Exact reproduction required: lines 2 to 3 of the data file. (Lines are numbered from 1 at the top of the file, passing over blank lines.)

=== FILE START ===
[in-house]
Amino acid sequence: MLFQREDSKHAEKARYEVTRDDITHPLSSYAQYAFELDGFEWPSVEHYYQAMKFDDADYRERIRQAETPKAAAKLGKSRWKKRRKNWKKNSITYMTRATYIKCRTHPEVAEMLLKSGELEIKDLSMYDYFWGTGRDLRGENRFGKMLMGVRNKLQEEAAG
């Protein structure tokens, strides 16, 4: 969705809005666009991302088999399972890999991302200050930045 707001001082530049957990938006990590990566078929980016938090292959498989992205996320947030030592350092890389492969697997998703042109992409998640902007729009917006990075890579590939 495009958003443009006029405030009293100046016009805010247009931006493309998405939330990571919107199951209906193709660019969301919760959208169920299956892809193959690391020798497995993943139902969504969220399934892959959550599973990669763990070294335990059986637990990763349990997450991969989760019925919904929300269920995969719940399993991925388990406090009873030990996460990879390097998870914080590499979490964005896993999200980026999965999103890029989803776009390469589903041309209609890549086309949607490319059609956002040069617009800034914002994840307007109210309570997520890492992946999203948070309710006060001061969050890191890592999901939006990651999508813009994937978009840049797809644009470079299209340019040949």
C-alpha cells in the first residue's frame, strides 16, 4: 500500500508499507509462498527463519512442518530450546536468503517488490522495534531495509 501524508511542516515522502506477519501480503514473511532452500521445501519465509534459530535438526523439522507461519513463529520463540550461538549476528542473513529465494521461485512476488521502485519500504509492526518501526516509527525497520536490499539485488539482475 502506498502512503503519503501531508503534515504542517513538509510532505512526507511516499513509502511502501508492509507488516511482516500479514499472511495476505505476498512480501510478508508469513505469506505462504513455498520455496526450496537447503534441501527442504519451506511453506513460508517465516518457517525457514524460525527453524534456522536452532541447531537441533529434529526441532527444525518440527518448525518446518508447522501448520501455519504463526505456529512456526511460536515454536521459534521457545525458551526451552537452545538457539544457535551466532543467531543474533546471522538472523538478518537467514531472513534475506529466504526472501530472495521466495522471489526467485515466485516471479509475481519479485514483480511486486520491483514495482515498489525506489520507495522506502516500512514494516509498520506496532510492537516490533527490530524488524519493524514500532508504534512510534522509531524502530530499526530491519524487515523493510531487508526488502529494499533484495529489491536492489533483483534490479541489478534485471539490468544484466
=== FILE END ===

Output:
Amino acid sequence: MLFQREDSKHAEKARYEVTRDDITHPLSSYAQYAFELDGFEWPSVEHYYQAMKFDDADYRERIRQAETPKAAAKLGKSRWKKRRKNWKKNSITYMTRATYIKCRTHPEVAEMLLKSGELEIKDLSMYDYFWGTGRDLRGENRFGKMLMGVRNKLQEEAAG
């Protein structure tokens, strides 16, 4: 969705809005666009991302088999399972890999991302200050930045 707001001082530049957990938006990590990566078929980016938090292959498989992205996320947030030592350092890389492969697997998703042109992409998640902007729009917006990075890579590939 495009958003443009006029405030009293100046016009805010247009931006493309998405939330990571919107199951209906193709660019969301919760959208169920299956892809193959690391020798497995993943139902969504969220399934892959959550599973990669763990070294335990059986637990990763349990997450991969989760019925919904929300269920995969719940399993991925388990406090009873030990996460990879390097998870914080590499979490964005896993999200980026999965999103890029989803776009390469589903041309209609890549086309949607490319059609956002040069617009800034914002994840307007109210309570997520890492992946999203948070309710006060001061969050890191890592999901939006990651999508813009994937978009840049797809644009470079299209340019040949």